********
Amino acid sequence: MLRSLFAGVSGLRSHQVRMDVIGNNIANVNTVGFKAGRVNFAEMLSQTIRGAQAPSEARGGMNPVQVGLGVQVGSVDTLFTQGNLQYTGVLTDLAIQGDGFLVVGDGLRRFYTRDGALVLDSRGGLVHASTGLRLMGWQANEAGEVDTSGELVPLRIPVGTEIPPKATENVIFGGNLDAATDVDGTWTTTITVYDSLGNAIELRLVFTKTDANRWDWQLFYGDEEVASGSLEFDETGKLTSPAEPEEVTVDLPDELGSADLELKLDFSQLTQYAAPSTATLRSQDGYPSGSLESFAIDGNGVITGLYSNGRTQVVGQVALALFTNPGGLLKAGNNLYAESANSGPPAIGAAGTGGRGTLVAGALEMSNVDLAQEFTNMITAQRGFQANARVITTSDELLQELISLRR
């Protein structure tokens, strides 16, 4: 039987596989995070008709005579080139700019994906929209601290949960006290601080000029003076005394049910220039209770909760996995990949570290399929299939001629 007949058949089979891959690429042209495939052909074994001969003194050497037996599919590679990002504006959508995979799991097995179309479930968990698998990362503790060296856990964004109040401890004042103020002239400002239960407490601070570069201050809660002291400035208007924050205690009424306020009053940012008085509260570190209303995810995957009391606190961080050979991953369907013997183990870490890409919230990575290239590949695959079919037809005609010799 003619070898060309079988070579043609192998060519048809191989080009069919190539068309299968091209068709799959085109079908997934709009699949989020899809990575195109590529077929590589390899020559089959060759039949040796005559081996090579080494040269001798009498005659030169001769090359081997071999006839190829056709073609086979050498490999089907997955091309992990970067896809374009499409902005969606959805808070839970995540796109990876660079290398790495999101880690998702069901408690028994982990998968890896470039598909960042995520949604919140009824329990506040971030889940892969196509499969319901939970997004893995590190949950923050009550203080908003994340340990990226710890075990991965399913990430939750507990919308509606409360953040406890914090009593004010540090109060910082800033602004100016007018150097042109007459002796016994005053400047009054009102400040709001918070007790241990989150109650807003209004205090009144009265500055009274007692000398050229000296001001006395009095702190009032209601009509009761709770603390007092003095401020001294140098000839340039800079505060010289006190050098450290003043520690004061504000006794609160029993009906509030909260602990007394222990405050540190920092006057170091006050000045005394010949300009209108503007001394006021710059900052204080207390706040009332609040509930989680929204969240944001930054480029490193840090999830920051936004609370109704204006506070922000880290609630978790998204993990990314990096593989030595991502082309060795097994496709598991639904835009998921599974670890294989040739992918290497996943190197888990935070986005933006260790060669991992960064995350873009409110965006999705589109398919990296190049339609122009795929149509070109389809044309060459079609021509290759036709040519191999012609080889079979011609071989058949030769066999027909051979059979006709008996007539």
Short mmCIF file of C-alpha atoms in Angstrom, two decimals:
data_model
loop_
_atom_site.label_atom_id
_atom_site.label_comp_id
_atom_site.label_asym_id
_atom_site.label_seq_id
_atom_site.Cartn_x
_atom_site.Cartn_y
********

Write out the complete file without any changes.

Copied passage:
Amino acid sequence: MLRSLFAGVSGLRSHQVRMDVIGNNIANVNTVGFKAGRVNFAEMLSQTIRGAQAPSEARGGMNPVQVGLGVQVGSVDTLFTQGNLQYTGVLTDLAIQGDGFLVVGDGLRRFYTRDGALVLDSRGGLVHASTGLRLMGWQANEAGEVDTSGELVPLRIPVGTEIPPKATENVIFGGNLDAATDVDGTWTTTITVYDSLGNAIELRLVFTKTDANRWDWQLFYGDEEVASGSLEFDETGKLTSPAEPEEVTVDLPDELGSADLELKLDFSQLTQYAAPSTATLRSQDGYPSGSLESFAIDGNGVITGLYSNGRTQVVGQVALALFTNPGGLLKAGNNLYAESANSGPPAIGAAGTGGRGTLVAGALEMSNVDLAQEFTNMITAQRGFQANARVITTSDELLQELISLRR
């Protein structure tokens, strides 16, 4: 039987596989995070008709005579080139700019994906929209601290949960006290601080000029003076005394049910220039209770909760996995990949570290399929299939001629 007949058949089979891959690429042209495939052909074994001969003194050497037996599919590679990002504006959508995979799991097995179309479930968990698998990362503790060296856990964004109040401890004042103020002239400002239960407490601070570069201050809660002291400035208007924050205690009424306020009053940012008085509260570190209303995810995957009391606190961080050979991953369907013997183990870490890409919230990575290239590949695959079919037809005609010799 003619070898060309079988070579043609192998060519048809191989080009069919190539068309299968091209068709799959085109079908997934709009699949989020899809990575195109590529077929590589390899020559089959060759039949040796005559081996090579080494040269001798009498005659030169001769090359081997071999006839190829056709073609086979050498490999089907997955091309992990970067896809374009499409902005969606959805808070839970995540796109990876660079290398790495999101880690998702069901408690028994982990998968890896470039598909960042995520949604919140009824329990506040971030889940892969196509499969319901939970997004893995590190949950923050009550203080908003994340340990990226710890075990991965399913990430939750507990919308509606409360953040406890914090009593004010540090109060910082800033602004100016007018150097042109007459002796016994005053400047009054009102400040709001918070007790241990989150109650807003209004205090009144009265500055009274007692000398050229000296001001006395009095702190009032209601009509009761709770603390007092003095401020001294140098000839340039800079505060010289006190050098450290003043520690004061504000006794609160029993009906509030909260602990007394222990405050540190920092006057170091006050000045005394010949300009209108503007001394006021710059900052204080207390706040009332609040509930989680929204969240944001930054480029490193840090999830920051936004609370109704204006506070922000880290609630978790998204993990990314990096593989030595991502082309060795097994496709598991639904835009998921599974670890294989040739992918290497996943190197888990935070986005933006260790060669991992960064995350873009409110965006999705589109398919990296190049339609122009795929149509070109389809044309060459079609021509290759036709040519191999012609080889079979011609071989058949030769066999027909051979059979006709008996007539």
Short mmCIF file of C-alpha atoms in Angstrom, two decimals:
data_model
loop_
_atom_site.label_atom_id
_atom_site.label_comp_id
_atom_site.label_asym_id
_atom_site.label_seq_id
_atom_site.Cartn_x
_atom_site.Cartn_y